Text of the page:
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Wiyot History

May 19

[ARCHIVED] Imagine the World of the Wiyot People - Heritage Preservation Month

The original item was published from May 19, 2021 to August 20, 2021 12:05 AM

May 2021 is Heritage Preservation Month. In collaboration with the City of Arcata, Blue Lake Rancheria's Tribal Historic Preservation Officer and Wiyot Tribe's Linguist and Cultural Center Manager we present a written and recorded narrative for the present-day Health Sport location.

Please read on and listen along with the narration.

Close your eyes and imagine the world of the Wiyot people …

Tens of thousands of geese blackened the sky during seasonal migrations, their rhythmic honking punctuating the long V-shaped formations that swirled onto the marshes. So many foods to sustain the people: salmon, surf fish, clams, mud hens, elk and deer, acorns, Indian potatoes, huckleberries, hazel nuts and more, enough to host many tribes at the annual World Renewal Dances and to preserve and set aside for the lean winter months. Wiyot people lived in balance with this bounty, never taking more than needed and tending to the needs of the plants and animals. They wintered over in villages of split redwood plank houses built along the shores of Wigi (Humboldt Bay), Plhut Gasamuli'm (Little River), Baduwa't (Mad River), Hikshari' (Elk River), Girrughurralilh (Van Duzen River) and Wiya't (Eel River), where elders told creation stories to children around the hearth fires, and men did men’s things and slept in the sweathouse. Springtime would find the women out gathering bulbs and the men fishing runs of salmon, steelhead and candlefish in coastal rivers. In the summer, families would move into the hills, moving upslope with the seasonal ripening of plant foods. In the fall, acorns would be harvested, elk and deer hunted, and running fish caught; it was a busy time, preparing to move back to the winter villages with plenty of stores.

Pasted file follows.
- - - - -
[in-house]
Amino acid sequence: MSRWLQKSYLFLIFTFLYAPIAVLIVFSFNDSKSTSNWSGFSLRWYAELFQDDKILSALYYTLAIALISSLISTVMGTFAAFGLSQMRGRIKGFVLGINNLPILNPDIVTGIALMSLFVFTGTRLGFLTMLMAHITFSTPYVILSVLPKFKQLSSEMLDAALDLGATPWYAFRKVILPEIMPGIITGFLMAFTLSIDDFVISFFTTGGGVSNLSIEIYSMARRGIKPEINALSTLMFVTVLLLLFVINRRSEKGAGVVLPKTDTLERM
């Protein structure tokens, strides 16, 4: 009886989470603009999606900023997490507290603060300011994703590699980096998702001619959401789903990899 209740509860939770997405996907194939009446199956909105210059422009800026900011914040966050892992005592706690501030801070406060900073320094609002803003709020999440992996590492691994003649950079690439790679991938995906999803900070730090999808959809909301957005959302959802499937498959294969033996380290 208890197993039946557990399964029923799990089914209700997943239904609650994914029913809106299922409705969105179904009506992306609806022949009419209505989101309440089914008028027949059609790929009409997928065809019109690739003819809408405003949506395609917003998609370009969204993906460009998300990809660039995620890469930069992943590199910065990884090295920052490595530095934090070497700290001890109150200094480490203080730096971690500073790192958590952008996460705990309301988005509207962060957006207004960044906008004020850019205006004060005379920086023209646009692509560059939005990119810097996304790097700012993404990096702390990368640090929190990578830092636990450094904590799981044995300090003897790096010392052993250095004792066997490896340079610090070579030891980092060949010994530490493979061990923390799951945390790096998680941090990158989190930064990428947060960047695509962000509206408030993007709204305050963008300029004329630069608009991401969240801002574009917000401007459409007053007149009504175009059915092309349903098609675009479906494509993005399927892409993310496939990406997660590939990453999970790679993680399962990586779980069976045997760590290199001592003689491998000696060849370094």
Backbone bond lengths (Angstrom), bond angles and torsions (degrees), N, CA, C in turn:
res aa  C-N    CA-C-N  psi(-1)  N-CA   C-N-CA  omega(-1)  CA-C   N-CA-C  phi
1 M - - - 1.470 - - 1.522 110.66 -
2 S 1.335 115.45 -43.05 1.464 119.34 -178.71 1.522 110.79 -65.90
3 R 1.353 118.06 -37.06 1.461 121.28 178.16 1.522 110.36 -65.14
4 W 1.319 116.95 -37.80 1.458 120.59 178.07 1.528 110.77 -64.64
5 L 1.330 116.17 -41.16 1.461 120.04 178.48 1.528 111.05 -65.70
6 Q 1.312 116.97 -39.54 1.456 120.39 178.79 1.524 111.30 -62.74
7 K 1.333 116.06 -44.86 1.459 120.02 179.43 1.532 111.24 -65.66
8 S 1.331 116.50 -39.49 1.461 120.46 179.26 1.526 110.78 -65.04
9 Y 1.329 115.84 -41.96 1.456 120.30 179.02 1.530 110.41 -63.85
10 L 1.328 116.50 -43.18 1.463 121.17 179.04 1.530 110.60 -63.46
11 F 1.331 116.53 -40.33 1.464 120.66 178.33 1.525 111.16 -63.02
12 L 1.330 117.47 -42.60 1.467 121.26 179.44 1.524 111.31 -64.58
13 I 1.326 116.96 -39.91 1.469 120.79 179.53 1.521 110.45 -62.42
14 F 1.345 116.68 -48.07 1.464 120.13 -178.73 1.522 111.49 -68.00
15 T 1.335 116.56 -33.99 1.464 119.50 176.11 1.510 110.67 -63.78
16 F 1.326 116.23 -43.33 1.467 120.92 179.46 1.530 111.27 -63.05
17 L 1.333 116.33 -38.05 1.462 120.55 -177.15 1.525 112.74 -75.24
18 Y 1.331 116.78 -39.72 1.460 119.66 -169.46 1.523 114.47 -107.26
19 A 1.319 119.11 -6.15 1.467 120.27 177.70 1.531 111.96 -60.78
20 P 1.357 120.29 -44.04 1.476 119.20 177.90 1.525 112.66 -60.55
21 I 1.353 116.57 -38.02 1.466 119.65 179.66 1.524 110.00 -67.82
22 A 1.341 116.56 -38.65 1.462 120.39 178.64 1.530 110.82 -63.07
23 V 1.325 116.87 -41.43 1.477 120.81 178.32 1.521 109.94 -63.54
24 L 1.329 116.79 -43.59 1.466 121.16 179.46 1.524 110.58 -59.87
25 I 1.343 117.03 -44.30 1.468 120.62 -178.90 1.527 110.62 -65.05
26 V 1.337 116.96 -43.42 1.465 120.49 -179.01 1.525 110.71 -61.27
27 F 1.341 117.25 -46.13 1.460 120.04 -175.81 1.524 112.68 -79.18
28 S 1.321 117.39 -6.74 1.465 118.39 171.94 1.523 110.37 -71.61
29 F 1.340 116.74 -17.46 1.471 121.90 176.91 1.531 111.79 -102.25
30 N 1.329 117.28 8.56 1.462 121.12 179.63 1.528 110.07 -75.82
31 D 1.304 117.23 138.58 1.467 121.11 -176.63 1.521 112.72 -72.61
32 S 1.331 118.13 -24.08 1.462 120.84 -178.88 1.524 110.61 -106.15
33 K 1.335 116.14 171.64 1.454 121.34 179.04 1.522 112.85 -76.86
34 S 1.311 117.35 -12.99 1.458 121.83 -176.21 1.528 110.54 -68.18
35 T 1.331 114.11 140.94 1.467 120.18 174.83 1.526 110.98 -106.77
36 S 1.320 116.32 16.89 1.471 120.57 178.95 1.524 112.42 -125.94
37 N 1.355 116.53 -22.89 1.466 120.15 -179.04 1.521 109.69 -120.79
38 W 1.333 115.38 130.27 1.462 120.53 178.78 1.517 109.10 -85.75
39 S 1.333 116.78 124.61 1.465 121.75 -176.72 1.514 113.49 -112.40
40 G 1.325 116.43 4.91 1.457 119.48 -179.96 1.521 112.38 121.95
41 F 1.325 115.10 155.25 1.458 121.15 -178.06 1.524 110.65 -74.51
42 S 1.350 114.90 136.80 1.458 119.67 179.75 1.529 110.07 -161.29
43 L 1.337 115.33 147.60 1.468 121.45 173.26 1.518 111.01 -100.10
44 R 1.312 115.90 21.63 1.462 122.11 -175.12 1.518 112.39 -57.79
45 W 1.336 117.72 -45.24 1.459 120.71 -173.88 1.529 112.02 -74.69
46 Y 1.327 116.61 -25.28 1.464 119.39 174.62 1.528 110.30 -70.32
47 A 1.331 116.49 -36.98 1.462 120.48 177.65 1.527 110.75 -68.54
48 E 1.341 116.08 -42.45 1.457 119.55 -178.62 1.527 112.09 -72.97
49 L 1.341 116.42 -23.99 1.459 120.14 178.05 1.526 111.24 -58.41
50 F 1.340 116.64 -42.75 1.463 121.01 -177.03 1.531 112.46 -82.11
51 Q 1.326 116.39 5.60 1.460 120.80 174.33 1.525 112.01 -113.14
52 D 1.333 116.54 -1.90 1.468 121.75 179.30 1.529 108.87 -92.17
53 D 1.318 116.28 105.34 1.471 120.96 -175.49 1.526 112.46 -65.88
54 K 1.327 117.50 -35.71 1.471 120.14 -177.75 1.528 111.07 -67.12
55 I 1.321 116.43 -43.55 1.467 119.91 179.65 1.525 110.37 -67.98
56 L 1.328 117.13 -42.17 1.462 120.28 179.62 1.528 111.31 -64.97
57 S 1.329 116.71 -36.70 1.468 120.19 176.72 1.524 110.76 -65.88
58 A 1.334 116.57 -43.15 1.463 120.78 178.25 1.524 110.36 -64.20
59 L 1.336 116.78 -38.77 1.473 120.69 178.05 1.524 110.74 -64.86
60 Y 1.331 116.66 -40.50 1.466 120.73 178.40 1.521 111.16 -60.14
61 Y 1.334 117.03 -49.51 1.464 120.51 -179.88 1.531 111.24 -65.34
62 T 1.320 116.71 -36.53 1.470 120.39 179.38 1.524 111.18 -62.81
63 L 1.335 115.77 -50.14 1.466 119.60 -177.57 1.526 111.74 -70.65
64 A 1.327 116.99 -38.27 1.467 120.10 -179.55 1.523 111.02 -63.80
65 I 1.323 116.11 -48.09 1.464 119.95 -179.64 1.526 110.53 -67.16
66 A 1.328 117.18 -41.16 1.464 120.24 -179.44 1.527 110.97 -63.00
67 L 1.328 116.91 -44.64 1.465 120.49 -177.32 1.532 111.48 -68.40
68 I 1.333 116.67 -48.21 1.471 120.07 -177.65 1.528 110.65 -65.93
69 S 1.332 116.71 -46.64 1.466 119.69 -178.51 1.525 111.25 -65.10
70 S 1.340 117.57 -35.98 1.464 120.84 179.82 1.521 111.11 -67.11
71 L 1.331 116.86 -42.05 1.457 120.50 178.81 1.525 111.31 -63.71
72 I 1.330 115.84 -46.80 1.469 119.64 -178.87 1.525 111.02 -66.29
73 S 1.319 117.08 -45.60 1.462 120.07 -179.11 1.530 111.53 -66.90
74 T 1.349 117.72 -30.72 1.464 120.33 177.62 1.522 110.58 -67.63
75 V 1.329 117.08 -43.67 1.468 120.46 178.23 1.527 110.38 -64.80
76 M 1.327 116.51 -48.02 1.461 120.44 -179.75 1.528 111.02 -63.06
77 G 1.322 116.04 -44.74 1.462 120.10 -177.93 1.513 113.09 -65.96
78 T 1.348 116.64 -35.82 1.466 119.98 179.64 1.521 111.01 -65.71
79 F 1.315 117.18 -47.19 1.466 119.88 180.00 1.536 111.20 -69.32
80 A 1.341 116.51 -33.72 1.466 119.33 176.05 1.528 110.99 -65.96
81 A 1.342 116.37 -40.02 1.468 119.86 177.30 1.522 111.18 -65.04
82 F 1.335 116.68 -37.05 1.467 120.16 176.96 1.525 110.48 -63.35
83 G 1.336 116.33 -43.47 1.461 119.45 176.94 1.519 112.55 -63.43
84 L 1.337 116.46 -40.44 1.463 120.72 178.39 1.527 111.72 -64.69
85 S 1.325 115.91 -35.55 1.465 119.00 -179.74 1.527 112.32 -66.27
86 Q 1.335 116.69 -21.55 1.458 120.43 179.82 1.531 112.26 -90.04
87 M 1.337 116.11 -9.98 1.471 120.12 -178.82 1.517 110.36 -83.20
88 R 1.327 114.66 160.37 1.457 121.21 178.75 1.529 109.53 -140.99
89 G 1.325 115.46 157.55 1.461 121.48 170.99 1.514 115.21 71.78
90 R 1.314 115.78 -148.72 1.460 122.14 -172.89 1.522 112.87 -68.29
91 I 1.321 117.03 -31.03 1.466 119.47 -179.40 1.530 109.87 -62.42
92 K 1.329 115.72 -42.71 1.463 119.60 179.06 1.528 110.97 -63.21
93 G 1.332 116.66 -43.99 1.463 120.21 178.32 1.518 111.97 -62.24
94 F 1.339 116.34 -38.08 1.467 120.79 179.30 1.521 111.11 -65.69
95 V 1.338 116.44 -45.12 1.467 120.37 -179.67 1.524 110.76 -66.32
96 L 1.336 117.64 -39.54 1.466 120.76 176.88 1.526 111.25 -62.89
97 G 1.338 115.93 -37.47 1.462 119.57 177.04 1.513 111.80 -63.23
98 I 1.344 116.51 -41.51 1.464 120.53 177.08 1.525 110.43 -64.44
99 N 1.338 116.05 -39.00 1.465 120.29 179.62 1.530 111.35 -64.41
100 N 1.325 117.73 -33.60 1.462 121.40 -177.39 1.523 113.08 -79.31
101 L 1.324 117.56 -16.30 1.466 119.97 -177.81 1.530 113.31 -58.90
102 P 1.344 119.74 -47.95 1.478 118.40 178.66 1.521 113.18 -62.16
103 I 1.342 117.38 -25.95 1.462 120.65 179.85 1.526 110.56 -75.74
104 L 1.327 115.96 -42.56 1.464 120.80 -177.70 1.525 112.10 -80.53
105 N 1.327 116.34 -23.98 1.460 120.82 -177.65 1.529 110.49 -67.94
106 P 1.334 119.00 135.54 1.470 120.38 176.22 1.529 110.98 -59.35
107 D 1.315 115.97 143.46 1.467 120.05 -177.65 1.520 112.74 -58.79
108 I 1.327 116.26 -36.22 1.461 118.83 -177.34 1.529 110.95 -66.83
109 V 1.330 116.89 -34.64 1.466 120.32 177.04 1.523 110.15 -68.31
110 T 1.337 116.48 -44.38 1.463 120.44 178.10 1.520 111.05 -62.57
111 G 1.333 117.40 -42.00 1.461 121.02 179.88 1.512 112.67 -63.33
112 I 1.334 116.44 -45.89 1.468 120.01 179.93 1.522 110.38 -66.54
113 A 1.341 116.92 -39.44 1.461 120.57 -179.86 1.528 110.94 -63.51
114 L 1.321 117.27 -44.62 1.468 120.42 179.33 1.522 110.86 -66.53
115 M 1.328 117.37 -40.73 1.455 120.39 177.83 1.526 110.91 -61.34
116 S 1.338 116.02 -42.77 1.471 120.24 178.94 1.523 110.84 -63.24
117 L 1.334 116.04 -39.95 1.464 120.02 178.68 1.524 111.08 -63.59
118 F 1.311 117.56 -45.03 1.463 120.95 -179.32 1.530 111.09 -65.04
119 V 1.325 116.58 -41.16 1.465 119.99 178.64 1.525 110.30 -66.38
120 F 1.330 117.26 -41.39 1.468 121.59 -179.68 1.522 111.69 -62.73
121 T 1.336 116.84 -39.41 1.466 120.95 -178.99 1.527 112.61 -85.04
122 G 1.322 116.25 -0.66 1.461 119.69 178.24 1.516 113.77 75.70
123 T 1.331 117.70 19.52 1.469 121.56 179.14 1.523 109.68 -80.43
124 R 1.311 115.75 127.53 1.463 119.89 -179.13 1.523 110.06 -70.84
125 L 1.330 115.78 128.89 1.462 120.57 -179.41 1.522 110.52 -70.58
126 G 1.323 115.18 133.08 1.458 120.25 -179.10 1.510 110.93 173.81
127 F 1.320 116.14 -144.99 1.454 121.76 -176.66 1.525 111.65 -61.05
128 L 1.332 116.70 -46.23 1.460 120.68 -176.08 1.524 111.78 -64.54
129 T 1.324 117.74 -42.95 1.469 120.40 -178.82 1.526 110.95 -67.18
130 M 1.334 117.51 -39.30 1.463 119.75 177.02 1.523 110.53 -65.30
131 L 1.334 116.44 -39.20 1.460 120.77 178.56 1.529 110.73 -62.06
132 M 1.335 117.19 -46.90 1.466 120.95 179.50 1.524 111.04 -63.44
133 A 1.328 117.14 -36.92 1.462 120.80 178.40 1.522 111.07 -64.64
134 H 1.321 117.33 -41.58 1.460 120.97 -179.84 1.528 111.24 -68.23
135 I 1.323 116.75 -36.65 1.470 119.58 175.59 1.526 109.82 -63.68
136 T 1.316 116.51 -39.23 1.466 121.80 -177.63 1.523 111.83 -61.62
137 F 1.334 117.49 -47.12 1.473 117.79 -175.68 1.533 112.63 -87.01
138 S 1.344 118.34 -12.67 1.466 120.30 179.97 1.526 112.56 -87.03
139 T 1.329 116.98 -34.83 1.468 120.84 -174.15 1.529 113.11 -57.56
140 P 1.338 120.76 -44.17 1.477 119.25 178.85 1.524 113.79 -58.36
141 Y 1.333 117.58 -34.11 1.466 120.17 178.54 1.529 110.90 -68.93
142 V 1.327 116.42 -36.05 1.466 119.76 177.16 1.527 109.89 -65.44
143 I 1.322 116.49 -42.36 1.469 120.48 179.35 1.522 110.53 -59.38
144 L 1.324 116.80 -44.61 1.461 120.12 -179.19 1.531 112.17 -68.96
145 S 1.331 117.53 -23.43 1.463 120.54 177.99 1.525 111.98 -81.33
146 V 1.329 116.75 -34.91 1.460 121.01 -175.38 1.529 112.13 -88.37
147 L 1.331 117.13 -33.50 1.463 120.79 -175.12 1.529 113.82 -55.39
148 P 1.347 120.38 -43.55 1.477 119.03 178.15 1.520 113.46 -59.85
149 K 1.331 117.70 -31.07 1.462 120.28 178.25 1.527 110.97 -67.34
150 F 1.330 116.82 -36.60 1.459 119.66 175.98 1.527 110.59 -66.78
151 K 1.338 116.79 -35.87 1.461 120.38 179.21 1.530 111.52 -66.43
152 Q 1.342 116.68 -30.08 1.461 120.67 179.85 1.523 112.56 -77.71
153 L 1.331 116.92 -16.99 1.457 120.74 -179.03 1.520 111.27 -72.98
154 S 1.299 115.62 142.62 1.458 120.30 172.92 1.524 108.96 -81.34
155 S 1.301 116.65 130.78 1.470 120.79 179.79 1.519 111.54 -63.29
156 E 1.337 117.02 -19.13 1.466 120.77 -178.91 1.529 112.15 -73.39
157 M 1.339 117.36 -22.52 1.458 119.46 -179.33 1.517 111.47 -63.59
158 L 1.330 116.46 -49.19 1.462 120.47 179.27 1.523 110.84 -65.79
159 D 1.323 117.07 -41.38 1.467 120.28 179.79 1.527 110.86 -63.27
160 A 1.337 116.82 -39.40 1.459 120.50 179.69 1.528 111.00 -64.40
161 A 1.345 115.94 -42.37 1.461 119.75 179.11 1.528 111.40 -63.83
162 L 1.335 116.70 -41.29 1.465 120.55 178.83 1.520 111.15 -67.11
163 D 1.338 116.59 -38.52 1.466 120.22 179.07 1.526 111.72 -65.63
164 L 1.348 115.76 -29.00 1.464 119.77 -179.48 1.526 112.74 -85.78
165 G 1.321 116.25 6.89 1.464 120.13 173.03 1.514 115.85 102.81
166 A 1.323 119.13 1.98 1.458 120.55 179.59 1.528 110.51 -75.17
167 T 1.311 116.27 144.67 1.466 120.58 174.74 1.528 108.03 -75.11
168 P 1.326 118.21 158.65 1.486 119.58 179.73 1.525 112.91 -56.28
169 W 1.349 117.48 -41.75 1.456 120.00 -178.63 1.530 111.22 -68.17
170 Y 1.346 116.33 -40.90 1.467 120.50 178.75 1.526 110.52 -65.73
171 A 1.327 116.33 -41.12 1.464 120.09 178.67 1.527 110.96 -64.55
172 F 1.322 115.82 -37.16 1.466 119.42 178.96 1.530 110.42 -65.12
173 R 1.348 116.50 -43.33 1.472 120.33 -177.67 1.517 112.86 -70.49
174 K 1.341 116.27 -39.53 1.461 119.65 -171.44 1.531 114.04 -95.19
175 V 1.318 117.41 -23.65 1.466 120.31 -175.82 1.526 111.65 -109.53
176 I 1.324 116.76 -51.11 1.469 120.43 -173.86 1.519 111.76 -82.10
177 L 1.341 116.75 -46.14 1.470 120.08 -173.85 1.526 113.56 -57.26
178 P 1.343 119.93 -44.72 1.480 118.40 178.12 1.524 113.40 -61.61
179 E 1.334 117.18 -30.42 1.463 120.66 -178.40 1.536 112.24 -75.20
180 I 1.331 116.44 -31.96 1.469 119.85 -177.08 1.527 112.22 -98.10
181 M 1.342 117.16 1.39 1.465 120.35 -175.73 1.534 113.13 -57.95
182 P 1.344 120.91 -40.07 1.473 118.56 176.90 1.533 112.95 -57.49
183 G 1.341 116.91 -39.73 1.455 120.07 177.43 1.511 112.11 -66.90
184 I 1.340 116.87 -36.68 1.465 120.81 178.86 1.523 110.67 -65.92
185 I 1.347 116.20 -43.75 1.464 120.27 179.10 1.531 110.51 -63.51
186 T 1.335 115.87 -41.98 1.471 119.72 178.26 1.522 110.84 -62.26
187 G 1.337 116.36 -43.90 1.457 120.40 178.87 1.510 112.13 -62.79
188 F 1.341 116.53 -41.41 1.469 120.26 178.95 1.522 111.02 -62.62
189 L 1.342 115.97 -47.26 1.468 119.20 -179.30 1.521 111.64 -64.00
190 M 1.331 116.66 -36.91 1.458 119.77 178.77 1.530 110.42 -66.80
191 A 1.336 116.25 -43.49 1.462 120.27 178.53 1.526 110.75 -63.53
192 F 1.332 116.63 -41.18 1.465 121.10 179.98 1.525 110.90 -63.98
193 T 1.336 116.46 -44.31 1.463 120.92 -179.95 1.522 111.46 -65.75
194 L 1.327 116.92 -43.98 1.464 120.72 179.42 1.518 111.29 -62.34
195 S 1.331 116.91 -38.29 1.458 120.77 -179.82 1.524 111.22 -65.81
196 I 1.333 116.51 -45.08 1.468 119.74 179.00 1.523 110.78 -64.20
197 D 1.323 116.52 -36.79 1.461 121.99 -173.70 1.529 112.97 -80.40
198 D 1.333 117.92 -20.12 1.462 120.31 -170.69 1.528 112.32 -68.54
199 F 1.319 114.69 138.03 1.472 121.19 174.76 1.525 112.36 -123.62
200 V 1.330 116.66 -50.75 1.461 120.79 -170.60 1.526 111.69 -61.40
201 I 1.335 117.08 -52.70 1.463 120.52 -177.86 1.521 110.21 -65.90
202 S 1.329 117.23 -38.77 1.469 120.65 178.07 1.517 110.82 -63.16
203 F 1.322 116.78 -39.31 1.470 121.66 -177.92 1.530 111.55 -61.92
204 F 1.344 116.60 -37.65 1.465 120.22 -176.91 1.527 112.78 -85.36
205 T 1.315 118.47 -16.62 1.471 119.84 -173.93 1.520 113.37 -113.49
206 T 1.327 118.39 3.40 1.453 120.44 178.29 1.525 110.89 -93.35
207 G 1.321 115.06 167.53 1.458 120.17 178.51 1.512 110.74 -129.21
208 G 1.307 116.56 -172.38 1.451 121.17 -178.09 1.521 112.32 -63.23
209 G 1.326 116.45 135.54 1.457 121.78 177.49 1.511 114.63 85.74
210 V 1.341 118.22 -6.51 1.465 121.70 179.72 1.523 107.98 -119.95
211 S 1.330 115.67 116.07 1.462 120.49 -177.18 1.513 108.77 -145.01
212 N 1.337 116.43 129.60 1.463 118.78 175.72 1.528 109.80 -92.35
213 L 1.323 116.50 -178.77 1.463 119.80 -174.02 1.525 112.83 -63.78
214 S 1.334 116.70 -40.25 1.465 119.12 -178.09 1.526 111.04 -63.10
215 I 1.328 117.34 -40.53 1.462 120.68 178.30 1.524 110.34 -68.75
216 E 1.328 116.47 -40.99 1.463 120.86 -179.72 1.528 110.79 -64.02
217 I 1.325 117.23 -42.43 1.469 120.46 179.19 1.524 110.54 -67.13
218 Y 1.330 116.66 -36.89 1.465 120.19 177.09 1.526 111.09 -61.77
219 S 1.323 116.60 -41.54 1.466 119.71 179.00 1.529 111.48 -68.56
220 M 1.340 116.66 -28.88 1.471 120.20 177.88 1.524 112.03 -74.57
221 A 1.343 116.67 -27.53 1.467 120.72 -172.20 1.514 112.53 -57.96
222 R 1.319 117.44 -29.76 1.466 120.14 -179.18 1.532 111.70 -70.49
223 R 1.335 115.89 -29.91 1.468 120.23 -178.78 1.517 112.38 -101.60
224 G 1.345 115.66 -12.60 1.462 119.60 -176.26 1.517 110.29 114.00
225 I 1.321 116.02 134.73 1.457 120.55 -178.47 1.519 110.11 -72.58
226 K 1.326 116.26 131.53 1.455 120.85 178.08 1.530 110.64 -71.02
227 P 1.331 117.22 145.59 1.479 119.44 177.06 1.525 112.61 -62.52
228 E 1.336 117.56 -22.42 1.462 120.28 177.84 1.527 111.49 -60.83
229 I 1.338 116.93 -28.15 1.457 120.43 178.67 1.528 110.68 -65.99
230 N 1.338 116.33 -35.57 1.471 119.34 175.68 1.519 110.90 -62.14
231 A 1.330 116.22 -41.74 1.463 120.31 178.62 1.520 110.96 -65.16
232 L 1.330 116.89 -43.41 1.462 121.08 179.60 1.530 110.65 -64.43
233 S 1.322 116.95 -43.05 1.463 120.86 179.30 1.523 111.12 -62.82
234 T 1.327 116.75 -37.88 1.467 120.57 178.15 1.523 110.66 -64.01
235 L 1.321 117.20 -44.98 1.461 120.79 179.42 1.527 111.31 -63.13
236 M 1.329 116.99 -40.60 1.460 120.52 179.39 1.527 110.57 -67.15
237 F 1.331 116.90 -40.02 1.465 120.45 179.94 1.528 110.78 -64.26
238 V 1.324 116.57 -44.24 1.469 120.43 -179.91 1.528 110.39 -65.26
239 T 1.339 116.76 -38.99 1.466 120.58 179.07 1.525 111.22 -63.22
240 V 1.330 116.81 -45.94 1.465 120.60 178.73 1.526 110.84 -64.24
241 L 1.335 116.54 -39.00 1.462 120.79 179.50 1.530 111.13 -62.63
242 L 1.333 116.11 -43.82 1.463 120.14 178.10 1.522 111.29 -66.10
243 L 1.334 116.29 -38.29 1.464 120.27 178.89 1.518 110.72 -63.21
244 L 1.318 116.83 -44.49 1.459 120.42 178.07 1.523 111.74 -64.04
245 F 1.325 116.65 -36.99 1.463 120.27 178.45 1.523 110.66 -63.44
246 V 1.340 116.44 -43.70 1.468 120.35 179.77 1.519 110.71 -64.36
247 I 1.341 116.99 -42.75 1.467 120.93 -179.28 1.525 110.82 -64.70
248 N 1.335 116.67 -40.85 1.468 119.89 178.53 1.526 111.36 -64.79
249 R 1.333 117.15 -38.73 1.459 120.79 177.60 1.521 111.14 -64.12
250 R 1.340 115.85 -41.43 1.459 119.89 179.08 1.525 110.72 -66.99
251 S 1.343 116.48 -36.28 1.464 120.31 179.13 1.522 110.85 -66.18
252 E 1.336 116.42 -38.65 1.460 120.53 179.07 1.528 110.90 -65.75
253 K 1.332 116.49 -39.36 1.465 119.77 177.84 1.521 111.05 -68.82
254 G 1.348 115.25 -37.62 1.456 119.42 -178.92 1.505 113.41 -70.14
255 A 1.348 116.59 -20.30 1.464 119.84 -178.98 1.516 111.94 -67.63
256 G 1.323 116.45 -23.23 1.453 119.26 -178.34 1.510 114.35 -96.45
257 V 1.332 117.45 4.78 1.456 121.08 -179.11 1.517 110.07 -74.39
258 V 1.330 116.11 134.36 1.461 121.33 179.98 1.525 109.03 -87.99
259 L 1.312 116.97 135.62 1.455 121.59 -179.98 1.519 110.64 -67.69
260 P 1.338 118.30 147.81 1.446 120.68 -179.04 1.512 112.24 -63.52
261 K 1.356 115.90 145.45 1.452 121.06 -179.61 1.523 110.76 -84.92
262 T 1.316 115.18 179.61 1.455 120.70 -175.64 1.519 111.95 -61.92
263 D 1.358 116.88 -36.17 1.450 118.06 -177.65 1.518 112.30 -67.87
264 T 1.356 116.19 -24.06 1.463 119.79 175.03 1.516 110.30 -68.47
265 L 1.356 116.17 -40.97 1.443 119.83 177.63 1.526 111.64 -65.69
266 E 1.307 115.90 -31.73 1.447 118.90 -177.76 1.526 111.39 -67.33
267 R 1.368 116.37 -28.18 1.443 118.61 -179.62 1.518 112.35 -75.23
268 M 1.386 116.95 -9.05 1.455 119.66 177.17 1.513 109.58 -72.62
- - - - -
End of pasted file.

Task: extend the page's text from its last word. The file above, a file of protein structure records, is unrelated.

Shimmering waters of Wigi and shou'r (ocean) beyond, and the slough tendrils reaching into the salt marshes, afforded travel by redwood dugout canoes to the nearby village located on the ancient marine terrace where you now stand. Artifacts recovered from archaeological excavations in the late 1980s before Healthsport was built attest to a 2500-year-old record of people visiting this place by Wigi (the bay). It was well sited with a warm southern exposure and next to freshwater in Campbell Creek that feeds into Gannon Slough and empties into Rrak Vou'r Halu Wigi (Arcata Bay) opposite Shirouk Dumi (Jacoby Creek). This once prominent deep and wide slough was called Embarcadero Slough in the mid-19th century by the EuroAmericans, who off-loaded supplies from large sailing ships on a wharf now long gone, where the Highway now runs. Soon after the colonists arrived on Wigi, the slough and bay became choked with sediment from logging the surrounding redwood forests.

Native grasslands ringed Wigi and a large prairie with a view of Tuluwat, a major village on one of the islands in the middle of Wigi, could be seen from Goudi'ni (Arcata). Goudi'ni was a place where stalks of sweet anise, a type of clover that was tended and harvested, peeled and eaten raw, coloring the lips black. Small, controlled burns were a familiar tool used by the Wiyot people to promote the health of the grasslands, prevent encroachment of fir from prairie margins, kill off insect pests, enhance forage for elk and deer, and reduce fuels to avoid catastrophic forest fires started by lightning strikes, among other benefits of tribal ecological knowledge (TEK). Basket weavers knew it would soon be time to gather hazel and other sticks and to “follow the smoke” to find the best materials.

Key vocabulary from the text, in order of appearance:

 Soulatluk word English equivalent
 valhuk / malhuk

 surf fish


 ve'luqh / me'luqh




 Indian potatoes
 vou'gul / mou'gul


 voupul / moupul


 Humboldt Bay
 Plhut Gasamuli'm

 Little River

 Mad River

 Elk River

 Van Duzen River

 Eel River






 rru'mula'wi  candlefish




 Rrak Vou'r Halu Wigi  Arcata Bay
 Shirouk Dumi  Jacoby Creek

 white man = Euro-Americans


 "Indian Island" and/or a major village site on the island


 vi'wurr / mi'wurr


Written in collaboration with:
Janet Eidsness, Blue Lake Rancheria THPO
Marnie Atkins, Wiyot Tribe Cultural Center Manager
Lynnika Butler, Wiyot Tribe Linguist